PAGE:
EVERY WHICH WAY BUT LOOSE. The plot idea is so absurd that it’s intriguing

The whole exudes a pleasant, somewhat nostalgic atmosphere; in the frame, we witness America of the seventies, and not for a moment does one get the impression that the creators wanted to do something...


17 January 2024

At the end of the 1970s, Clint Eastwood was already one of the biggest stars in cinema. Having captured the hearts of audiences with performances both in front of and behind the camera in films set in the Wild West (including the excellent Sergio Leone’s dollar trilogy) and later relentlessly combating crime as the tough “Dirty” Harry Callahan, he sought new challenges for his career. He decided to try his hand at comedy. Although this wasn’t Eastwood’s first comedic performance, as he had previously appeared in films like “Every Which Way But Loose” or the musical “Paint Your Wagon” alongside Dolly Parton and Lee Marvin, his role as Philo Beddoe is an interesting exception in the rich repertoire of this X-factor legend.

The plot idea seems so absurd that it becomes intriguing. Here, we have the main character (Eastwood), a former truck driver who makes a living participating in fistfights organized in shady dive bars and similar places. Throughout, he is supported by his best buddy and confidant, the orangutan Clyde. True, it sounds ridiculous, doesn’t it? But the fun is fantastic!

The film takes us to sunny California, exploring the long and wide bars scattered like states, filled with country music, meeting various eccentric characters whom Clint’s character confronts. Along the way, he steps on the toes of a motorcycle gang called the “Black Widows from Pacoima” and finds love in the form of the singer Lynn, played by Eastwood’s real-life partner at the time, Sondra Locke. There is no clear main plot, brilliant screenplay, or surprising plot twists here; the title is more a collection of gags and scenes glued together. However, it guarantees excellent entertainment, albeit more on the side of less demanding genres. The main attraction is, of course, Clyde and his antics with Philo. Eastwood jokingly mentioned that the animal was one of the best actors he worked with, even though it didn’t like doubles. Recognizable faces on screen include Beverly D’Angelo, later known as Mrs. Griswold, and Geoffrey Lewis as the main character’s friend.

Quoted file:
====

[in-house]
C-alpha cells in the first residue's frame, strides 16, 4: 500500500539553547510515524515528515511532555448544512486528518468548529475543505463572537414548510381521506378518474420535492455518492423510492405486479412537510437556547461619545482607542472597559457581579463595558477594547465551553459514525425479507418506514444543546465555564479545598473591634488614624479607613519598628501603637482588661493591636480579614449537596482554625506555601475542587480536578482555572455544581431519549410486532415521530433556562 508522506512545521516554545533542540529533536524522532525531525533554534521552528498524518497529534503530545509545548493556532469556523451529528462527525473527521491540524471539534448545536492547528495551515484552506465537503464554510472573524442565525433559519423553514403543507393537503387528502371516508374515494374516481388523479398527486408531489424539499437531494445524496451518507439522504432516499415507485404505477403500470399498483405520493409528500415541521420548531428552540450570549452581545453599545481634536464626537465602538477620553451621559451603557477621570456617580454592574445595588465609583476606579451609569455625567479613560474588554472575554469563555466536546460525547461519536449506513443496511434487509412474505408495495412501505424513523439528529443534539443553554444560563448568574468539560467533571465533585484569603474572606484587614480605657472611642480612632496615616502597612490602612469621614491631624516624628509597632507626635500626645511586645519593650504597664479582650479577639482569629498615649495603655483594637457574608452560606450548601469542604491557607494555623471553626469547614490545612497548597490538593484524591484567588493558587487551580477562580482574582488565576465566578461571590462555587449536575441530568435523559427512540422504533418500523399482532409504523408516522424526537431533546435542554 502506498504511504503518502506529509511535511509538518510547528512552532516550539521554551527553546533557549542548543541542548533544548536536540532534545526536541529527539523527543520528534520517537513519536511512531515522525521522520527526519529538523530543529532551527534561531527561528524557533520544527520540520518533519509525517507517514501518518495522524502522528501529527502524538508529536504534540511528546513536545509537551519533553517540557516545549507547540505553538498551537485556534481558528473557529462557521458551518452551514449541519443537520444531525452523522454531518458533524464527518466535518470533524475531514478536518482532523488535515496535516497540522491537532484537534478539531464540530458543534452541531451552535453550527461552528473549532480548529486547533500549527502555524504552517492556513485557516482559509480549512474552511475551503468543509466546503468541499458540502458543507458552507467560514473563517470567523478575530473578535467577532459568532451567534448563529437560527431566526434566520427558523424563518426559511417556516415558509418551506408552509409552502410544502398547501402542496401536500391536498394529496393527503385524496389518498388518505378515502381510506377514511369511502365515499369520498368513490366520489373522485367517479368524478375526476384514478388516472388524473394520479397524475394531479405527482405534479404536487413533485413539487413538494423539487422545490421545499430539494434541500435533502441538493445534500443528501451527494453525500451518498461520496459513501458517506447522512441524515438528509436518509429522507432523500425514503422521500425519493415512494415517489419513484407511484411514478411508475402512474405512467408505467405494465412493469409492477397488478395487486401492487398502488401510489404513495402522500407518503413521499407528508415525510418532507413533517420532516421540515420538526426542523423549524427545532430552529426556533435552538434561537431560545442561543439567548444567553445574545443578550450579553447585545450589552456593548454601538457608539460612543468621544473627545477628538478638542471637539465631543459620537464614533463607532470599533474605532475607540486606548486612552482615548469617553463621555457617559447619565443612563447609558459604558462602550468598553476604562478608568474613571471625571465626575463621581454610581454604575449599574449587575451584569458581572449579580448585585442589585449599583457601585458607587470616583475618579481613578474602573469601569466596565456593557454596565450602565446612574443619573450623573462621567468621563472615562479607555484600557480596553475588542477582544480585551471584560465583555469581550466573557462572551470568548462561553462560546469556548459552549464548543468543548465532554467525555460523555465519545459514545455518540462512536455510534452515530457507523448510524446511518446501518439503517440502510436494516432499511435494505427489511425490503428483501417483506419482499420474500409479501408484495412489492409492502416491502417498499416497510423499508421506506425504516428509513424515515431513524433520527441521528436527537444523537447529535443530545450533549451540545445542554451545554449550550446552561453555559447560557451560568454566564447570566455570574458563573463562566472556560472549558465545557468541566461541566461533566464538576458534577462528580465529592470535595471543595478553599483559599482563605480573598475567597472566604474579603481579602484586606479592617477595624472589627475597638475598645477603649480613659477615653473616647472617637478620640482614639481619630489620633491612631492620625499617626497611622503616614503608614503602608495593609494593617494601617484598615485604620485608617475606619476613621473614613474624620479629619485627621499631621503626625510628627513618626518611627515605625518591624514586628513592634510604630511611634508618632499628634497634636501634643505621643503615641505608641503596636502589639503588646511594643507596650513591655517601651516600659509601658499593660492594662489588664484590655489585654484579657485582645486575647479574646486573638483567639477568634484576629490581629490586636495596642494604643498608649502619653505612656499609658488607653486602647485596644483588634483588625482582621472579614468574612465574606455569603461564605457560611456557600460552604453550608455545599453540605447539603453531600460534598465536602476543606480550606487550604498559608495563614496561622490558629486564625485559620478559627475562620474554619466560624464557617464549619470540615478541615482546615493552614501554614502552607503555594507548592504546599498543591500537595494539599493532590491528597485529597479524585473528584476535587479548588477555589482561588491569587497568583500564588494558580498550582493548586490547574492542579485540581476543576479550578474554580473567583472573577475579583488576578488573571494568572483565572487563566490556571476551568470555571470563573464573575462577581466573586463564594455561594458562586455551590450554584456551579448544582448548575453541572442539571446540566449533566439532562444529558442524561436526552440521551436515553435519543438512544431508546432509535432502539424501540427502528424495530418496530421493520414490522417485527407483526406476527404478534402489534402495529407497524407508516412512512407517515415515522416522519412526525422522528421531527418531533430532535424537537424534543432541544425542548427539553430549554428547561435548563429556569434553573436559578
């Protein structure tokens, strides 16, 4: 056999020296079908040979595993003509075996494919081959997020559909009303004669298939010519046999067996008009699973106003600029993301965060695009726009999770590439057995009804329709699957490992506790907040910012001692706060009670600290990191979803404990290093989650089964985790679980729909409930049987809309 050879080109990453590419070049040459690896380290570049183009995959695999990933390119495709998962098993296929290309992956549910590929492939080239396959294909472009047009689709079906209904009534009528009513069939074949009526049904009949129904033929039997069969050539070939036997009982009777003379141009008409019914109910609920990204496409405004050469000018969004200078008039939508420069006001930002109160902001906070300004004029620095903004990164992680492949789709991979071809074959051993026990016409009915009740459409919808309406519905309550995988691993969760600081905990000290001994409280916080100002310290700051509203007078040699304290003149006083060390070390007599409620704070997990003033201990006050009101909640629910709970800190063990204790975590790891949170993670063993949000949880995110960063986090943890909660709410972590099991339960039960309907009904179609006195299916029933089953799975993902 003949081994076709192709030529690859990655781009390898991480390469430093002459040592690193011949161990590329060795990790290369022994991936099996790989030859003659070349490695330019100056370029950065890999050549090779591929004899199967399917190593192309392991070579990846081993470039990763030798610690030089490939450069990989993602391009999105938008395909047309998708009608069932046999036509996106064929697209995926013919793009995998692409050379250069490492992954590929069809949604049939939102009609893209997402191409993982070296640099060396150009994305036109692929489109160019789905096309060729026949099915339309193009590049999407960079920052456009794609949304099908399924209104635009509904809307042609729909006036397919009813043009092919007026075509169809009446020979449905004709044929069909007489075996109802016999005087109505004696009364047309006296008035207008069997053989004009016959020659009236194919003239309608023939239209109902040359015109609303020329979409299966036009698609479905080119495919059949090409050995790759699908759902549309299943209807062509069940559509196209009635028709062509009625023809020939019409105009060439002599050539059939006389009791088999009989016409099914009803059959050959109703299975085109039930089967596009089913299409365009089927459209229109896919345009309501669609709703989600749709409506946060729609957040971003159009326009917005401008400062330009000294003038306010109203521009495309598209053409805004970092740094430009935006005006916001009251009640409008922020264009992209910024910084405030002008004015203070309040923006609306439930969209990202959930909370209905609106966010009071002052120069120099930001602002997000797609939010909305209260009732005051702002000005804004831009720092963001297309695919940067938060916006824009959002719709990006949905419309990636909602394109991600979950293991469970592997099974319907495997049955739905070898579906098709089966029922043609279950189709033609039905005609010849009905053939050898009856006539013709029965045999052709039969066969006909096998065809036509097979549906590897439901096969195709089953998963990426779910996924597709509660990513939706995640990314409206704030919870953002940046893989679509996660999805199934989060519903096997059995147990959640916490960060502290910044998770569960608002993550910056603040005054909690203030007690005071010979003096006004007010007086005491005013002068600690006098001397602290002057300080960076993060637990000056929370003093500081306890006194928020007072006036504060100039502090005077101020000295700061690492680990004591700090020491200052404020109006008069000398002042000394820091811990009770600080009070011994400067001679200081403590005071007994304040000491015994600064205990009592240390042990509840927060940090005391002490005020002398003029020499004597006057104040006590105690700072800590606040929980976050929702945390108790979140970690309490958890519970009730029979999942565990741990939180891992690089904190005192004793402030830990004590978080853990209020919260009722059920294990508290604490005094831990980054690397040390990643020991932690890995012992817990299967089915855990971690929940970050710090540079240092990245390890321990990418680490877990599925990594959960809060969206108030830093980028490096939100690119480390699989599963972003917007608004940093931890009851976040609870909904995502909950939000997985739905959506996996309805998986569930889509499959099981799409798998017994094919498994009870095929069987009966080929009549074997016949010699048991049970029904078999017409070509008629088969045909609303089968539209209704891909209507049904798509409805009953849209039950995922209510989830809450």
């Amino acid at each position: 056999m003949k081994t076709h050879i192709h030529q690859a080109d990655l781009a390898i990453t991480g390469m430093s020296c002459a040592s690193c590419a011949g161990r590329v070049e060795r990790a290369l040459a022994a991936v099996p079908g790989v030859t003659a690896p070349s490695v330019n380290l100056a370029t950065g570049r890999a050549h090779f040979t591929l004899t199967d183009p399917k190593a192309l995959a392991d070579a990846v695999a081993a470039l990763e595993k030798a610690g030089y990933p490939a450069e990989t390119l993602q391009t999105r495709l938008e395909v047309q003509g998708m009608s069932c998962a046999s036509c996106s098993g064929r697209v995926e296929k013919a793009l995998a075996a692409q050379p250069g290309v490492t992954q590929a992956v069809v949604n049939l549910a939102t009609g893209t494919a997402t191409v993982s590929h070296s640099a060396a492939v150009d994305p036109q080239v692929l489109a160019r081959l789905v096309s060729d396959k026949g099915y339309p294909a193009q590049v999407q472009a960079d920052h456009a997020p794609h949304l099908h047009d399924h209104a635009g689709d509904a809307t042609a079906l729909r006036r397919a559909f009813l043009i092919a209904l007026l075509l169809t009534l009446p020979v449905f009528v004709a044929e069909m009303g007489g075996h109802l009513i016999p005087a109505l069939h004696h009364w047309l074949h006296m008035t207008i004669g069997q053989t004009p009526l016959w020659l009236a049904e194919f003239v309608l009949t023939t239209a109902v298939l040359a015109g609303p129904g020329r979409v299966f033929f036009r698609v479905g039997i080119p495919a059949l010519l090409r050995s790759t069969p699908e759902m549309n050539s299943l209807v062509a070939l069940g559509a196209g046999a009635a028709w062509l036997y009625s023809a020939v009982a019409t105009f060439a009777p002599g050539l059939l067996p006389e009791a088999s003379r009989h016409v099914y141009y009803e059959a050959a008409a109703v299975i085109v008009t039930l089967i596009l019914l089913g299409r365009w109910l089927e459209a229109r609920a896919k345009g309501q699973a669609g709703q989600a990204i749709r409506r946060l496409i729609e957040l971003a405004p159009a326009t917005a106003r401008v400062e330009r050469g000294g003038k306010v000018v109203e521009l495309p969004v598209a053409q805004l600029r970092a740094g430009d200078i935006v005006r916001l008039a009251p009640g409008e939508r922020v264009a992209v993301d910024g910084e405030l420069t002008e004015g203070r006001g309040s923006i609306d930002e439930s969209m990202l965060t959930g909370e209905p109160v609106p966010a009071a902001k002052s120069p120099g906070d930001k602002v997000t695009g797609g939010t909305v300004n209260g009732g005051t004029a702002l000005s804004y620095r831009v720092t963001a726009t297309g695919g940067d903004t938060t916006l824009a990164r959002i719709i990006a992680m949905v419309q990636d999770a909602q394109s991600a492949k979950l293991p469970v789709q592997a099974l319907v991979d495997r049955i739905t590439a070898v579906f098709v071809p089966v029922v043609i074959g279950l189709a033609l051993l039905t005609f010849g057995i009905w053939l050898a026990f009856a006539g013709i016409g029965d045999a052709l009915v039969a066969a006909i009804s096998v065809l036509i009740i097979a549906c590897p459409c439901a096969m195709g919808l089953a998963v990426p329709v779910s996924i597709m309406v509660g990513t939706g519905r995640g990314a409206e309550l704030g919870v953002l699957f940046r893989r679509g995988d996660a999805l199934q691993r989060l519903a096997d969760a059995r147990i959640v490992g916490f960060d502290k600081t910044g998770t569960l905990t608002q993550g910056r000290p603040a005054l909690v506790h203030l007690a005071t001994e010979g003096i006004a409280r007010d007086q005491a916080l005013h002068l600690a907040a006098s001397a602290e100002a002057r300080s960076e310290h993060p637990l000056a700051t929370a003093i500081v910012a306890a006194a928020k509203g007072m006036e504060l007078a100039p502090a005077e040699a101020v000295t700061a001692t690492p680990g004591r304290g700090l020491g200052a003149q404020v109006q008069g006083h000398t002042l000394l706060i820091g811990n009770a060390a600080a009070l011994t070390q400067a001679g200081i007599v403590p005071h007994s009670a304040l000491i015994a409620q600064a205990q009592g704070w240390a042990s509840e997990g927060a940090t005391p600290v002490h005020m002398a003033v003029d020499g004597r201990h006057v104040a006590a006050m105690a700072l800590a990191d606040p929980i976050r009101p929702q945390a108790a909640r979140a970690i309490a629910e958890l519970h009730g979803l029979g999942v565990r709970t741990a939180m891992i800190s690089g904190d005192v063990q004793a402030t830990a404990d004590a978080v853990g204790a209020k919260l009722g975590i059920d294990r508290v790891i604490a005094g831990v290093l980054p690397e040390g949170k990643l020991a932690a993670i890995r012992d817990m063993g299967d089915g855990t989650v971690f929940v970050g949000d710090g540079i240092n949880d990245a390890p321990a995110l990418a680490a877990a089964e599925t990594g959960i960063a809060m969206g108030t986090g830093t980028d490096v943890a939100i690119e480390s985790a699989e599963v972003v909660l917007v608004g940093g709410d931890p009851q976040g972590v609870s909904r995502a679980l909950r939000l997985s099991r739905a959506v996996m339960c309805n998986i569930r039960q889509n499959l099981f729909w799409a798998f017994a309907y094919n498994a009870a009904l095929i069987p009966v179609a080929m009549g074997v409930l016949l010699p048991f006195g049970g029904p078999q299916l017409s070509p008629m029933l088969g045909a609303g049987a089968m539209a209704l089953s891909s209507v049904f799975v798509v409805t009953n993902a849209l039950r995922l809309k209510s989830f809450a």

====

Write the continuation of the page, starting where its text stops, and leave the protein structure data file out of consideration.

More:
The whole film exudes a pleasant, somewhat nostalgic atmosphere, capturing America in the 1970s, and there is never a moment where it feels like the creators wanted to do more than just a light-hearted comedy. Even if the characters encounter a serious problem, they quickly find a solution, usually using their fists. The motorcycle gang is portrayed as a bunch of clueless losers convinced of their power. While the film deviates from Eastwood’s other productions, his role itself is not fundamentally different from the usual tough guy he portrays – a stoic character with a piercing gaze. However, in this case, every scene is stolen by the orangutan. Eastwood truly had to make an effort not to be overshadowed by Clyde.

Written by Jeremy Joe Kronsberg, the script was rejected by most studios. It accidentally landed in Eastwood’s hands, who liked it, despite colleagues advising against making this film. The actor, unsure about appearing in a comedy, reportedly sought the opinion of Burt Reynolds, who was familiar with lighter repertoires. In the end, producing the film turned out to be a good decision. While critics weren’t overly enthusiastic, audiences flocked to theaters, and to this day, “Every Which Way But Loose” ranks high among Eastwood’s films in terms of revenue.

The success led to a sequel just two years later, titled “Any Which Way You Can.” The continuation is essentially more of the same, and if someone enjoyed the original, they can comfortably reach for it. I had a great time with both parts because the laid-back Eastwood in the company of the charming orangutan guarantees that it’s impossible to be bored during the screening. Give Philo’s adventures a chance, if only to see one of the greatest tough guys in cinema in an atypical role.



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